Peaceful protest in Kyiv and Mezhyhirya banned


Keeping the public well away from Viktor Yanukovych’s sumptuous and controversially privatized estate Mezhyhirya

Two months after Viktor Yanukovych “applauded” EuroMaidan protests, courts have once again come up with blanket bans of peaceful protest in central Kyiv, and near the president’s highly controversial residence at Mezhyhirya. 

Participants in a Jan 14 AutoMaidan car procession were read the ban on any actions near Mezhyhirya up till Jan 31.  Since all attempts to hold peaceful protests near Mezhyhirya since Yanukovych became president have met with court bans, large contingents of Berkut riot police and brief terms of imprisonment, there is no reason to expect the situation to change on Feb 1.

The same, unfortunately, applies to the ban on protest in the centre of Kyiv since this ban extends the previous ban reported here.

Although the court ruling is dated Jan 6, it only became known on Wednesday and appears to have been passed on Christmas Eve (in the Orthodox tradition) in written form only. It will be appealed, but this must be done by the end of Thursday, Jan 16.

The ban this time was imposed by Judge Anna Savchenko from the District Administrative Court in Kyiv in response to yet another application from the Kyiv City State Administration.  The ban is for 2 months, until March 8, 2014.  If not revoked at appeal level, of course, however experience thus far has not been positive, despite the obvious breach of the Constitution. This states clearly that peaceful assembly should be banned “only in the interests of national security and public order, with the purpose of preventing disturbances or crimes, protecting the health of the population, or protecting the rights and freedoms of other persons.” (Article 39) 

The Kyiv Administration and judges have proved ingenious if unconvincing in finding novel ways to interpret this constitutional norm.  The court ruling lists all kinds of claims from the Kyiv Administration in supposed substantiation of its claim that peaceful protest in the centre of Kyiv creates a threat to national security, public order and the rights and freedoms of citizens.  The traffic police, for example, stated on Nov 13 2013 that large-scale protests at one intersection and adjacent territory “will adversely affect traffic safety and make it difficult for special purpose vehicles (Emergencies Ministry, ambulance, police. etc) to pass, with this creating a threat to the life and health of the population, the rights and freedoms of other people”.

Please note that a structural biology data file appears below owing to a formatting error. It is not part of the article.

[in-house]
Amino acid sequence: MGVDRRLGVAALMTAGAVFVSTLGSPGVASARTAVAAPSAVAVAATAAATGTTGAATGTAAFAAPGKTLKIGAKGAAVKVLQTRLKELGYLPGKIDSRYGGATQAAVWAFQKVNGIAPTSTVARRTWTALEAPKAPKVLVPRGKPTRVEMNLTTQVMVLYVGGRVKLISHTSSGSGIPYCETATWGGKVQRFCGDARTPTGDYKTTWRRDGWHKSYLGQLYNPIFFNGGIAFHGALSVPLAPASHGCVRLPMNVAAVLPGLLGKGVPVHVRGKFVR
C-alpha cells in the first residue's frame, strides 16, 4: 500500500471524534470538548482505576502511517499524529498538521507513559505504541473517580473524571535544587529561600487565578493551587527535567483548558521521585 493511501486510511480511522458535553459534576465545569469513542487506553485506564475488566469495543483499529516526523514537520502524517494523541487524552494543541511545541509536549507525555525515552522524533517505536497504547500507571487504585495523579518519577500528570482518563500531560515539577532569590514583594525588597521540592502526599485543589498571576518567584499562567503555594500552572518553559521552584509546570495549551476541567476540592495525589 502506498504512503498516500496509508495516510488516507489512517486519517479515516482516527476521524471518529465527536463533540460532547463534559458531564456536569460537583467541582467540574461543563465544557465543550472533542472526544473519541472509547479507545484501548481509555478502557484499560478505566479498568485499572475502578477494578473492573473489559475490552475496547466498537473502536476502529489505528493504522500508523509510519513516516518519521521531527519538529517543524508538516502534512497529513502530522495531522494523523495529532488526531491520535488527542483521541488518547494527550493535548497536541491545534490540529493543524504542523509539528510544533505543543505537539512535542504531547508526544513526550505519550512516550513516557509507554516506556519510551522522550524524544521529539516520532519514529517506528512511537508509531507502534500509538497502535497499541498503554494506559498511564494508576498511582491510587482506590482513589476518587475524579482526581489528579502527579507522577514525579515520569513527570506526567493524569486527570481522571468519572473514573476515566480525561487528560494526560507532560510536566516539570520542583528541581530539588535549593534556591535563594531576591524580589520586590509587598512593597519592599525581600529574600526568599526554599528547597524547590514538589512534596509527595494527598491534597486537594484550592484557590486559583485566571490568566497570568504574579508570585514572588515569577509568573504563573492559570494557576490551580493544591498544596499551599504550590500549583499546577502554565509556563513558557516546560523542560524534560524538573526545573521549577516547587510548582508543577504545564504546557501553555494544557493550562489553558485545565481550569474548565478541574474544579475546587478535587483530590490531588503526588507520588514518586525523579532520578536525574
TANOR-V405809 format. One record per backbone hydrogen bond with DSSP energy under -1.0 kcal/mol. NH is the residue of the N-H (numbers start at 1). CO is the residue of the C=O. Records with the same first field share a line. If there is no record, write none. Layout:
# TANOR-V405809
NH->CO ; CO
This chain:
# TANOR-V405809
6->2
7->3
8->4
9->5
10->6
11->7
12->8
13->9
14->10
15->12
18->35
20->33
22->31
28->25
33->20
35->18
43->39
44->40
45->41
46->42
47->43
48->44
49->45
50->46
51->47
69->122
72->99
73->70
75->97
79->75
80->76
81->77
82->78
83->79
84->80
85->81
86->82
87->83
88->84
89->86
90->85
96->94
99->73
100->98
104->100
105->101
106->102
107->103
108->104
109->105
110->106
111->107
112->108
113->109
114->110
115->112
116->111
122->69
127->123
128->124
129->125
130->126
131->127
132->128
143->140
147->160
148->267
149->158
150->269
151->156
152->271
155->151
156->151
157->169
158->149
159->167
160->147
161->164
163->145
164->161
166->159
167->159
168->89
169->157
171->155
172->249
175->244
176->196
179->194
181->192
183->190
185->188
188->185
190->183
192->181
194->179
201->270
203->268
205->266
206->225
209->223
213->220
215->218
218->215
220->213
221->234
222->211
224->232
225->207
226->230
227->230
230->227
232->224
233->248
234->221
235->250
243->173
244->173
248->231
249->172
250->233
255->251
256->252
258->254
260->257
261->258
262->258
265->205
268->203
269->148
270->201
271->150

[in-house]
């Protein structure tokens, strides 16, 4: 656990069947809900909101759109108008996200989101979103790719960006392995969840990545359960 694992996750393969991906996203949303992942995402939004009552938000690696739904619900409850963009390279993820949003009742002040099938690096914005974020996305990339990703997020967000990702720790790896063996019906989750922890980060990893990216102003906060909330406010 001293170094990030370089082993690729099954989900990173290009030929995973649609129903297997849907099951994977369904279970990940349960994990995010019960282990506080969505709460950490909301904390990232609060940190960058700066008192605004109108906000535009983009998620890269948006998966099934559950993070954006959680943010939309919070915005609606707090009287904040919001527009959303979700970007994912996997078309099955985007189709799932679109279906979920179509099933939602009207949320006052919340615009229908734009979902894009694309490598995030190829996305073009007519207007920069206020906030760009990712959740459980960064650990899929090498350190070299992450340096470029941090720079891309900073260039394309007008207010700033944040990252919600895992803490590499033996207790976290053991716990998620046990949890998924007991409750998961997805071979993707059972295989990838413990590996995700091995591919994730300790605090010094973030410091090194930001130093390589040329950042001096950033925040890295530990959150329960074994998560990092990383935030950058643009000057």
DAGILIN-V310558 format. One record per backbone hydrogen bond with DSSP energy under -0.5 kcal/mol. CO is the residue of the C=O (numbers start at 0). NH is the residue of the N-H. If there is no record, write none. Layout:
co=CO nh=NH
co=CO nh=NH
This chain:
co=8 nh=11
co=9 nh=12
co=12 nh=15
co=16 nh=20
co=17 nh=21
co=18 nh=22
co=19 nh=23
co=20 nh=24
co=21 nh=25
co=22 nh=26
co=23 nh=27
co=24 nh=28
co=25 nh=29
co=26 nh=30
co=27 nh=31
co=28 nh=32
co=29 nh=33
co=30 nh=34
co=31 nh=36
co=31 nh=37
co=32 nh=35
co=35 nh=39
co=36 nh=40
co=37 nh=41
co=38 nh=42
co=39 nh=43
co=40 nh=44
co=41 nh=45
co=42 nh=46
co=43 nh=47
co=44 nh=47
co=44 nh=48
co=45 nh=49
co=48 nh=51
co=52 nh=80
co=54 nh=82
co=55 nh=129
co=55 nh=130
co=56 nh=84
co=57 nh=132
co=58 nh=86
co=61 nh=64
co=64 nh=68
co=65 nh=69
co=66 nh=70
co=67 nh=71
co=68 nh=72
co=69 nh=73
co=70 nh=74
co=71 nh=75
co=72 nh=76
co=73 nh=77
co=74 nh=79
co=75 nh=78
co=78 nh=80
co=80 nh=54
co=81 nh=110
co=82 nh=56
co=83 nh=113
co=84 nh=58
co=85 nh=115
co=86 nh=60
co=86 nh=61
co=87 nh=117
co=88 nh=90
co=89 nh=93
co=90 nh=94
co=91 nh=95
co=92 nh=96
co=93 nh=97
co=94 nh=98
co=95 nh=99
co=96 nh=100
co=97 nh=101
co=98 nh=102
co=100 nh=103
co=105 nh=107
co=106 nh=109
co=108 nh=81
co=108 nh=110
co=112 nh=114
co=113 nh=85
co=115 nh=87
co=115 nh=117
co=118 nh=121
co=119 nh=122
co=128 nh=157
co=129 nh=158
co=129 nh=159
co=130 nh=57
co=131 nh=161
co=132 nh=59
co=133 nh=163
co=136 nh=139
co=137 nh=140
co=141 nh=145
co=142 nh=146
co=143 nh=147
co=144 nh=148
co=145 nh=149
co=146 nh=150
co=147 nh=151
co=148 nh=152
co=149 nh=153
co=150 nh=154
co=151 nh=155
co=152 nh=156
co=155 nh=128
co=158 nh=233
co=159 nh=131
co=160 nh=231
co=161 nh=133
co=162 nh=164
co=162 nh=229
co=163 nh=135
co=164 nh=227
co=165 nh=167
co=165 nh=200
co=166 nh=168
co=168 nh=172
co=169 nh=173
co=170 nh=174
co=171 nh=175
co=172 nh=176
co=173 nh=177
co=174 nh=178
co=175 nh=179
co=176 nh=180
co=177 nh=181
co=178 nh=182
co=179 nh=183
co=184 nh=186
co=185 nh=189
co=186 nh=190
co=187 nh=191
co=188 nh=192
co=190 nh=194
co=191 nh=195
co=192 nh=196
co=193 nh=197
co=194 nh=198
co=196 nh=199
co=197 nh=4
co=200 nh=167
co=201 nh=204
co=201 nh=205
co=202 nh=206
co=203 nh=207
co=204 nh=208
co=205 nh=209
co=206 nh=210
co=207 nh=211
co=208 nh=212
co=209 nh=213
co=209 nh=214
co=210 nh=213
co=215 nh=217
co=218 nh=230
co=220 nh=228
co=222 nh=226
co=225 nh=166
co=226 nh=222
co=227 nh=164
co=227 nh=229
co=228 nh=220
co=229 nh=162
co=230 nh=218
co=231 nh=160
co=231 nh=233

None of the arguments given would have any chance of being approved by the European Court of Human Rights, and they seem added to create the semblance of compliance with the law. The ban, as last time, was probably ordered and judge Savchenko, unfortunately, complied.

With rumours rife on Wednesday evening that the authorities are planning to storm Maidan again and disperse protesters by force, this court ban has been interpreted as especially sinister.  The fact that it was learned about today may be of relevance, however it is not the first such blanket ban and until Thursday it can be appealed against.

This unfortunately does not mean that forcible removal of peaceful protesters at some point is not a possibility, with the court order being waved about as supposed justification.  The bans on peaceful protest in Kyiv and Mezhyhirya coincide with repressive measures against AutoMaidan activists, and a stubborn refusal to apply the amnesty law theoretically in force since Dec 25.  They make a jeering mockery of the president’s declared “applause” for peaceful and democratic protest. Halya Coynash

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